By Katherine Noyes, PCWorldMar 21, 2012 8:45 am PDT
Microsoft may be able to achieve relatively quick boot times using its forthcoming Windows 8, but the fact remains that for most of us–running on less-than-ideal hardware–those records will likely be out of reach.
Enter Linux in general–which is typically much faster, particularly on older hardware–and xPUD in particular, an Ubuntu-based distro built around Firefox that’s lightweight and made for speed.
Composed primarily of Firefox for Web browsing along with a media player and a simple, custom user interface, xPUD weighs in at just 64MB, boots up in less than 10 seconds, and has an app store of its very own.
Sound intriguing? Read on.
A Natural for Netbooks
Based on Firefox, xPUD is a tiny and free Linux distribution focused primarily on browsing the Web and playing movies and other media. It’s not new, but it has several cool features to recommend it.
With an emphasis on simplicity, the operating system’s core image takes up less than 50MB of space–the full .iso file is 64MB–and yet it’s still binary-compatible with most major Linux distributions, including Ubuntu and Fedora.
As a result, the distro is well-suited not just for delivering Web apps but also for use on netbooks or all-in-one PCs.
A Mini App Store
xPUD’s Web-based user interface, dubbed “plate,” is a combination of Mozilla’s Gecko Runtime and desktop integration with the underlying Linux stack. It’s organized around four activity-based tabs, as shown in the screenshot below: Home, an application Menu, a File browser, and a Setting center.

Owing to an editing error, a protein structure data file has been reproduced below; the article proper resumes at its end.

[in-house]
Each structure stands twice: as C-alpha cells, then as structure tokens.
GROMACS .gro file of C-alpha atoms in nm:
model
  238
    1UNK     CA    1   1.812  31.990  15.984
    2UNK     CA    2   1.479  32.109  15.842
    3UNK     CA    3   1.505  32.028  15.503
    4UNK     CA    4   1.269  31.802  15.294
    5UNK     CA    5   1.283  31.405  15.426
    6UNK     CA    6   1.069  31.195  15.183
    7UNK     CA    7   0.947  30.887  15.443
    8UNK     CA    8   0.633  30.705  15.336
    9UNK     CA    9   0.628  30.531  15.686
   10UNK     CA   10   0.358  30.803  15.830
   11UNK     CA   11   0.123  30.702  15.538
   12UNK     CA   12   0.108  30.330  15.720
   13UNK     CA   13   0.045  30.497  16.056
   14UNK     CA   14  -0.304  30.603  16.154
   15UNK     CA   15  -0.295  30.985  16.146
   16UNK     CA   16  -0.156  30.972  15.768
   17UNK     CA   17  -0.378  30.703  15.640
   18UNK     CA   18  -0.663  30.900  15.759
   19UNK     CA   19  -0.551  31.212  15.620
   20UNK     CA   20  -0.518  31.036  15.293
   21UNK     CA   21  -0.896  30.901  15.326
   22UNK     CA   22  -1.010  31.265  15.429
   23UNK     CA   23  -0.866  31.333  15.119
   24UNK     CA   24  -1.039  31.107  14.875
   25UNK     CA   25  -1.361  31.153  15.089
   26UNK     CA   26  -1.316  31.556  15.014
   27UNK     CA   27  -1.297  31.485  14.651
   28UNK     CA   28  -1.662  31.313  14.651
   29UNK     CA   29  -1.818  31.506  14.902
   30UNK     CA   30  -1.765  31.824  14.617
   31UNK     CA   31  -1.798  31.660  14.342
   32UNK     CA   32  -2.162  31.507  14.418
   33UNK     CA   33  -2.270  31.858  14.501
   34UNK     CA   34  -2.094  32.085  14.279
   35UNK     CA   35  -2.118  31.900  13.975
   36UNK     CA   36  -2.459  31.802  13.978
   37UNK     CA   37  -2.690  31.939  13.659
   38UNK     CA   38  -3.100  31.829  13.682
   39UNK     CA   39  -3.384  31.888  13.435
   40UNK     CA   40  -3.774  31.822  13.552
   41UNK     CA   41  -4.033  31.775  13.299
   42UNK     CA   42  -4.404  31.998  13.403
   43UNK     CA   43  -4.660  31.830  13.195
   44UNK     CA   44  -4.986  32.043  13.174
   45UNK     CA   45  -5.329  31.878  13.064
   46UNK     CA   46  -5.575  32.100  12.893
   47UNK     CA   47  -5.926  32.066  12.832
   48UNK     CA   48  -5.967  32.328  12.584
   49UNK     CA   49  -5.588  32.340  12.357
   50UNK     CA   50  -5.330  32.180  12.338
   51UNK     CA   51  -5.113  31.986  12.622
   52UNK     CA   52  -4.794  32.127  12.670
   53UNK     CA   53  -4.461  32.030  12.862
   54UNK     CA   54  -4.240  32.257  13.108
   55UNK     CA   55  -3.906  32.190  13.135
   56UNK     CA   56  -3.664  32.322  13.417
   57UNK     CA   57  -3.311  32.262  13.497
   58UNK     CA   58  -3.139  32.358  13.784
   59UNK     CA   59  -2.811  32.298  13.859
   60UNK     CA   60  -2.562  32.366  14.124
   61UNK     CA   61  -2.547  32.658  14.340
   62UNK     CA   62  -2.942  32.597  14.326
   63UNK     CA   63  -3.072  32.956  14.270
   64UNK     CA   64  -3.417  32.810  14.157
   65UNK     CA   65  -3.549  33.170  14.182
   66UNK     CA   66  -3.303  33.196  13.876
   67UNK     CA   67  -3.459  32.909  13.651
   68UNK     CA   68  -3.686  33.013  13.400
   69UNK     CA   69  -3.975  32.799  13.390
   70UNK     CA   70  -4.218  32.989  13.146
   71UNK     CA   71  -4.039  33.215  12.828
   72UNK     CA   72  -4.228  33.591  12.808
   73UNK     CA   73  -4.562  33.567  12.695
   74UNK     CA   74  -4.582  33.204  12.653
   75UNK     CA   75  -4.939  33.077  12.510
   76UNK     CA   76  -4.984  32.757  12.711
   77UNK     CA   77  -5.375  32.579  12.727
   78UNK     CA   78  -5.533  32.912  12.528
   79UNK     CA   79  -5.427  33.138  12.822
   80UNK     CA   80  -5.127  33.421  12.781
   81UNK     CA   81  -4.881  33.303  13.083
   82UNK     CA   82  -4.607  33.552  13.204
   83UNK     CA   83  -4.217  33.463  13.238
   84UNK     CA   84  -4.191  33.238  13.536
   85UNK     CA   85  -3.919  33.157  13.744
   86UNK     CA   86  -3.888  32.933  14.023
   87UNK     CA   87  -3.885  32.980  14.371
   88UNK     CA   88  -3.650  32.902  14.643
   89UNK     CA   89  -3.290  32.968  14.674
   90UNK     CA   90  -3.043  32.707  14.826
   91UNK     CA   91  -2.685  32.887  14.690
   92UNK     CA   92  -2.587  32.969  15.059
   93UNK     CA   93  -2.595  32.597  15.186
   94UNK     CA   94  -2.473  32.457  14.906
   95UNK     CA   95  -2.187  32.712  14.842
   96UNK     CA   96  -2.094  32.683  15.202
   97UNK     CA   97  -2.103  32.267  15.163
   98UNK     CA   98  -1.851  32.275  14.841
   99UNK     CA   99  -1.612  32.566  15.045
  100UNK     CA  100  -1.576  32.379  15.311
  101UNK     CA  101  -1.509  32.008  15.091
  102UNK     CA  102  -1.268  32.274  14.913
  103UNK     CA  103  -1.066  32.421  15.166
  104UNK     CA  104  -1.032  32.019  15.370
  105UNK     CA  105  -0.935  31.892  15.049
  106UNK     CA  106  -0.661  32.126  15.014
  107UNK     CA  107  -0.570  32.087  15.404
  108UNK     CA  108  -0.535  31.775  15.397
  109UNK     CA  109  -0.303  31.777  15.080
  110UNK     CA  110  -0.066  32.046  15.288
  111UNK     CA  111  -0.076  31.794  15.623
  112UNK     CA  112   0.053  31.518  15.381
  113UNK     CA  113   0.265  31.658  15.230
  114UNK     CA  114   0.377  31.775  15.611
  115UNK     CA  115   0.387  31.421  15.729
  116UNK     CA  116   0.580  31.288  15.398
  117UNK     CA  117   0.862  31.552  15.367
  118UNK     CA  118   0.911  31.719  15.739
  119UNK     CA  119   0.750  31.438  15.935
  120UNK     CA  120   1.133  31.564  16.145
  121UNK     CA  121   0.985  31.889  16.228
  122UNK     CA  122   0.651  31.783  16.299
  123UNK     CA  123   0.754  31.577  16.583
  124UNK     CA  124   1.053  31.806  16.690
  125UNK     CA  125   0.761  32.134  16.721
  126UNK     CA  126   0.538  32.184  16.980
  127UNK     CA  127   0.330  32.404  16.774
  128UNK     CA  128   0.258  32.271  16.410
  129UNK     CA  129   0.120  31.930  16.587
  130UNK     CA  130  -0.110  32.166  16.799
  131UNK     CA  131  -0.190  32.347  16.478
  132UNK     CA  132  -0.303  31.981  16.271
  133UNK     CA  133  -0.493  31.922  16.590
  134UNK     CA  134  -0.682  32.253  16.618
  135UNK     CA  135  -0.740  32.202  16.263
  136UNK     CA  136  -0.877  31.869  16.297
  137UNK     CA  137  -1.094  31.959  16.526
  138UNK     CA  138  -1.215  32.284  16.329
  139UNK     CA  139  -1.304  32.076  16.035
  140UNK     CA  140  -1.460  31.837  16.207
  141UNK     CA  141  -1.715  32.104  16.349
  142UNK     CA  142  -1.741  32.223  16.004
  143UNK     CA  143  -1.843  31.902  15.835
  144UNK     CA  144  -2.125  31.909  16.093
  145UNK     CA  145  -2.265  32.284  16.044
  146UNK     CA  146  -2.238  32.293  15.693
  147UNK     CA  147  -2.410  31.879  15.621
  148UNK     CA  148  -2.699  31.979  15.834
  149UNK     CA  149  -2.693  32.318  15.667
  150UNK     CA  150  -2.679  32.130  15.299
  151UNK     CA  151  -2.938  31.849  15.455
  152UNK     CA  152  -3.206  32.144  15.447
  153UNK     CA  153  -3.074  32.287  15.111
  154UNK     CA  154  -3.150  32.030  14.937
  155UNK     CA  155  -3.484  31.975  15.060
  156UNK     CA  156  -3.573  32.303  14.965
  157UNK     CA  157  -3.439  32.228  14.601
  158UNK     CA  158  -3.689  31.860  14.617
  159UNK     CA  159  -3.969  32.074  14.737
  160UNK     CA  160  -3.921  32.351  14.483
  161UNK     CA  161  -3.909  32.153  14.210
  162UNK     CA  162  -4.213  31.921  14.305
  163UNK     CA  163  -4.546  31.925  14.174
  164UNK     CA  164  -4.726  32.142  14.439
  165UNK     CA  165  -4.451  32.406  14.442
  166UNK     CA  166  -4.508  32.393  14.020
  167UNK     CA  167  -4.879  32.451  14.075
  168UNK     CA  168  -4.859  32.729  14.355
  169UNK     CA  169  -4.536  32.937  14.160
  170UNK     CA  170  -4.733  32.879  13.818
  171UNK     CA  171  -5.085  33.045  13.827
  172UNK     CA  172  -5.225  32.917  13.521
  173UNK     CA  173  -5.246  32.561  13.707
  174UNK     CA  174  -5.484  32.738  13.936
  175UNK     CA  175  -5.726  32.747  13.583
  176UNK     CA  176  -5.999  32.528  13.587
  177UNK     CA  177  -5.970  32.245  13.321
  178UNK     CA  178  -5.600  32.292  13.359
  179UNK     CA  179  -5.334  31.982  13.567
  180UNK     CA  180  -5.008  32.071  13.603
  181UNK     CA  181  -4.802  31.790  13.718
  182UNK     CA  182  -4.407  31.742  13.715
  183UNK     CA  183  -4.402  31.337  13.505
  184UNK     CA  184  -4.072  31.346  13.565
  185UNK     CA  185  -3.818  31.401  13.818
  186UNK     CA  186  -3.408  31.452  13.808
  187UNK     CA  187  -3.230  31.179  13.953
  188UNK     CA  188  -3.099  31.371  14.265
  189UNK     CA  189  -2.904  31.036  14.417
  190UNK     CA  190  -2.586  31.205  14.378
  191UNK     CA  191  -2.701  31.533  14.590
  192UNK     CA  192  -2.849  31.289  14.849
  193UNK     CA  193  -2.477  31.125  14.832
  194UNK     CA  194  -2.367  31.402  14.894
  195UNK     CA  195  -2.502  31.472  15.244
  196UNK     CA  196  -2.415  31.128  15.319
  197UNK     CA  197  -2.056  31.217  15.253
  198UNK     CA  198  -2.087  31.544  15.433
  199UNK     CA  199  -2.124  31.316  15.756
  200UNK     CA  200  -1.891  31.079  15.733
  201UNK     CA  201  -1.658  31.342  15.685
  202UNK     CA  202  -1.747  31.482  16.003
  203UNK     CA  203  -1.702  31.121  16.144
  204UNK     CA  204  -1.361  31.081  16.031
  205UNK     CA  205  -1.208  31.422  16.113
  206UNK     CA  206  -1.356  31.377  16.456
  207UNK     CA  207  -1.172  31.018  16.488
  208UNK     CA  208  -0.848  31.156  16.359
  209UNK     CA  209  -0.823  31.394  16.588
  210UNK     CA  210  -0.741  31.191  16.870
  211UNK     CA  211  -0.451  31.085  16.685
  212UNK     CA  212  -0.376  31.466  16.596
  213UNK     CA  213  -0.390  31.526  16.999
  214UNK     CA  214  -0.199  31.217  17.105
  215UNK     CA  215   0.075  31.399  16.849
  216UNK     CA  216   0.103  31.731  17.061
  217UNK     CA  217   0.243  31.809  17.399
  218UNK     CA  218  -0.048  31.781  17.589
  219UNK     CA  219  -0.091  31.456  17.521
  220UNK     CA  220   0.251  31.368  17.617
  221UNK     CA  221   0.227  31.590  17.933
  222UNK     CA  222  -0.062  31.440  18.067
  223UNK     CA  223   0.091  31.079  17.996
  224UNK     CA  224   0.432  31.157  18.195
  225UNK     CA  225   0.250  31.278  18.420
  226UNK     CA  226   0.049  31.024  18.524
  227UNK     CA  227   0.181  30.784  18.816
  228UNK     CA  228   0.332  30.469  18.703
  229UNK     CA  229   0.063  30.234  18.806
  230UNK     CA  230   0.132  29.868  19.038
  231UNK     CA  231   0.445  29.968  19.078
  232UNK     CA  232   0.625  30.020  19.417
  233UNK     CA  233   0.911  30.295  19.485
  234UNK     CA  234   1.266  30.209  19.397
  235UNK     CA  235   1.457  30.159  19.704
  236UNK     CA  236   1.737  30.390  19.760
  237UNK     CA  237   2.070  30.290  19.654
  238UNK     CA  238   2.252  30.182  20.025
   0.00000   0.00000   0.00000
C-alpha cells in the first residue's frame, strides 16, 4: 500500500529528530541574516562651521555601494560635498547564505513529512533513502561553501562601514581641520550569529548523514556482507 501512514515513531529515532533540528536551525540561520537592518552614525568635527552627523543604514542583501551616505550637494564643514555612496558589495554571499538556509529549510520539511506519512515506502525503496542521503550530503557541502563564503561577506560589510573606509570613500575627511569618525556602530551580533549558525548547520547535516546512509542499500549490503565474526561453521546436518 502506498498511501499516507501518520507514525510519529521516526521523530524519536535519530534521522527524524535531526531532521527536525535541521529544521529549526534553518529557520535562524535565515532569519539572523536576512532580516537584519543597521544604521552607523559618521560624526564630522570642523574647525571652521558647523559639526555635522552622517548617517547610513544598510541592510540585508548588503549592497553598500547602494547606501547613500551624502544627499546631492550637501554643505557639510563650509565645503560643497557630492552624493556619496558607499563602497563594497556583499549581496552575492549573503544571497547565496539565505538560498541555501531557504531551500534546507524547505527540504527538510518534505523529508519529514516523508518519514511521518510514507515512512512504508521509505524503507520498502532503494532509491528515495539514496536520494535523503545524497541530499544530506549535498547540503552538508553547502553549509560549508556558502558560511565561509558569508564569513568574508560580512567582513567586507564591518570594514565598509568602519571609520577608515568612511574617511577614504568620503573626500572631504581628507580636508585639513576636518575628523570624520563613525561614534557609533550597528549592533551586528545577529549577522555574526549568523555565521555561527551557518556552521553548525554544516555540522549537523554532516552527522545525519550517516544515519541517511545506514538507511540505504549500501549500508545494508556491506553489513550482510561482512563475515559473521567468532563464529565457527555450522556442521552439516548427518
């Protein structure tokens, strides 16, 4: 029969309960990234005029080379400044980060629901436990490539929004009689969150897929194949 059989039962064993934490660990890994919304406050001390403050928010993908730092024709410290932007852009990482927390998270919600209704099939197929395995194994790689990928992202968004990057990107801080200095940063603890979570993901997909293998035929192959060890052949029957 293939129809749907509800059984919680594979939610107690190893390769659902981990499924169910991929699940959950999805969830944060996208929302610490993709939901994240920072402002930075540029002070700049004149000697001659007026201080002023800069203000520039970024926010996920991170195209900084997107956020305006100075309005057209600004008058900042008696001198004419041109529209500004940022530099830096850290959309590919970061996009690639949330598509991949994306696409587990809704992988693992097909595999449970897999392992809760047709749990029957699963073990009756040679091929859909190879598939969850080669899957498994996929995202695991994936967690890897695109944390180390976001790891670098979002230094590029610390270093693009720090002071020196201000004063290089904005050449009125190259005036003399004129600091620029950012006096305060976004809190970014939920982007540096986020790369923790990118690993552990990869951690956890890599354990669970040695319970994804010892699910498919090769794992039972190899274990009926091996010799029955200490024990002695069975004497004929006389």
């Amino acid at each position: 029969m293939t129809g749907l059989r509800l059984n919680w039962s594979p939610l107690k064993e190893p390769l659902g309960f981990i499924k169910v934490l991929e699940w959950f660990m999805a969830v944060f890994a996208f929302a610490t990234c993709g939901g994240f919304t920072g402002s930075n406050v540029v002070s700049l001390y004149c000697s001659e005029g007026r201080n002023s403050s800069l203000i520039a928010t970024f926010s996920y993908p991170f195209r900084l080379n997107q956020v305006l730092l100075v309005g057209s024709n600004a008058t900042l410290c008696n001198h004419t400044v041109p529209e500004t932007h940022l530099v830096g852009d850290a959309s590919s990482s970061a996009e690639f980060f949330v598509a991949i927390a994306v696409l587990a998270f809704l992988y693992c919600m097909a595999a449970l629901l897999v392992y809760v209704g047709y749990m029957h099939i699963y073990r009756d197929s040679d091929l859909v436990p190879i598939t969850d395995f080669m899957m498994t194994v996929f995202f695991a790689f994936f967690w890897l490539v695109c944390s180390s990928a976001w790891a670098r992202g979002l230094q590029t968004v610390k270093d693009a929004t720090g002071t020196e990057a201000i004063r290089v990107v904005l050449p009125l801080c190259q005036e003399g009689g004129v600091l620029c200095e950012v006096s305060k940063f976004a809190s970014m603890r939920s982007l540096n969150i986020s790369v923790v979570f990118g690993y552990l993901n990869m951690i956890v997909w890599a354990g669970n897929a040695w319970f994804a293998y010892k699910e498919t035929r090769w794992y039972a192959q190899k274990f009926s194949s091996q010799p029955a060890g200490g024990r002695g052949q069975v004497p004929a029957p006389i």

Though the OS comes with few extras in order to preserve its small size, a mini app store is available for downloading extra drivers, codecs, extra utilities, and apps like Dropbox, Skype, and OpenOffice.
The latest stable release of xPUD is version 0.9.2, which actually dates back to 2009 and is based on Ubuntu 9.10 and Linux 2.6.31, though an updated release–version 0.9.5, currently targeted at developers–is available as well.
Simple and Clean
A reader recently called my attention to xPUD and I’ve just started playing around with it, but I’m impressed with what I’ve seen so far. It probably won’t be anyone’s primary OS, but I definitely think it could be handy on netbooks, for example, or for special purposes where simplicity and a quick boot are especially important.
If you decide to give xPUD a try, please share your impressions in the comments